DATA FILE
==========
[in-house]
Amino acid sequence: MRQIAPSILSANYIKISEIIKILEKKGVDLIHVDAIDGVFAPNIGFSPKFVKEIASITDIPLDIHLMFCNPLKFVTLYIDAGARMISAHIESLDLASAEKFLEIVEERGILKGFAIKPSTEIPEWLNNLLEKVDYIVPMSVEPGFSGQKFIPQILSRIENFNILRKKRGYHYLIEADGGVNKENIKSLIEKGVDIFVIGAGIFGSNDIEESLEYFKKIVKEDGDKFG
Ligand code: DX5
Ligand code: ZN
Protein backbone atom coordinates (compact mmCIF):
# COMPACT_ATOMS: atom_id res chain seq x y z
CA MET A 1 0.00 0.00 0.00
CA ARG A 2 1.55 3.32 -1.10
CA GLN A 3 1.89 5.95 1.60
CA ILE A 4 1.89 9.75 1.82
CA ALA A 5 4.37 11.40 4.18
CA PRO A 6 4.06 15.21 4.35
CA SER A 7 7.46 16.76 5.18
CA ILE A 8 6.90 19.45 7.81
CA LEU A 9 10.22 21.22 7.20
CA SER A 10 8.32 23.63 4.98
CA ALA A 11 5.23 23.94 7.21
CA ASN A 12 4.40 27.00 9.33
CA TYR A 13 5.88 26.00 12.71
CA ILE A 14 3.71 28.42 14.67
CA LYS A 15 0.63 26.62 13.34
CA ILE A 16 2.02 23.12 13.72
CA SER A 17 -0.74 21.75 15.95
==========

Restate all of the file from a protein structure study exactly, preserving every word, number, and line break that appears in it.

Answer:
[in-house]
Amino acid sequence: MRQIAPSILSANYIKISEIIKILEKKGVDLIHVDAIDGVFAPNIGFSPKFVKEIASITDIPLDIHLMFCNPLKFVTLYIDAGARMISAHIESLDLASAEKFLEIVEERGILKGFAIKPSTEIPEWLNNLLEKVDYIVPMSVEPGFSGQKFIPQILSRIENFNILRKKRGYHYLIEADGGVNKENIKSLIEKGVDIFVIGAGIFGSNDIEESLEYFKKIVKEDGDKFG
Ligand code: DX5
Ligand code: ZN
Protein backbone atom coordinates (compact mmCIF):
# COMPACT_ATOMS: atom_id res chain seq x y z
CA MET A 1 0.00 0.00 0.00
CA ARG A 2 1.55 3.32 -1.10
CA GLN A 3 1.89 5.95 1.60
CA ILE A 4 1.89 9.75 1.82
CA ALA A 5 4.37 11.40 4.18
CA PRO A 6 4.06 15.21 4.35
CA SER A 7 7.46 16.76 5.18
CA ILE A 8 6.90 19.45 7.81
CA LEU A 9 10.22 21.22 7.20
CA SER A 10 8.32 23.63 4.98
CA ALA A 11 5.23 23.94 7.21
CA ASN A 12 4.40 27.00 9.33
CA TYR A 13 5.88 26.00 12.71
CA ILE A 14 3.71 28.42 14.67
CA LYS A 15 0.63 26.62 13.34
CA ILE A 16 2.02 23.12 13.72
CA SER A 17 -0.74 21.75 15.95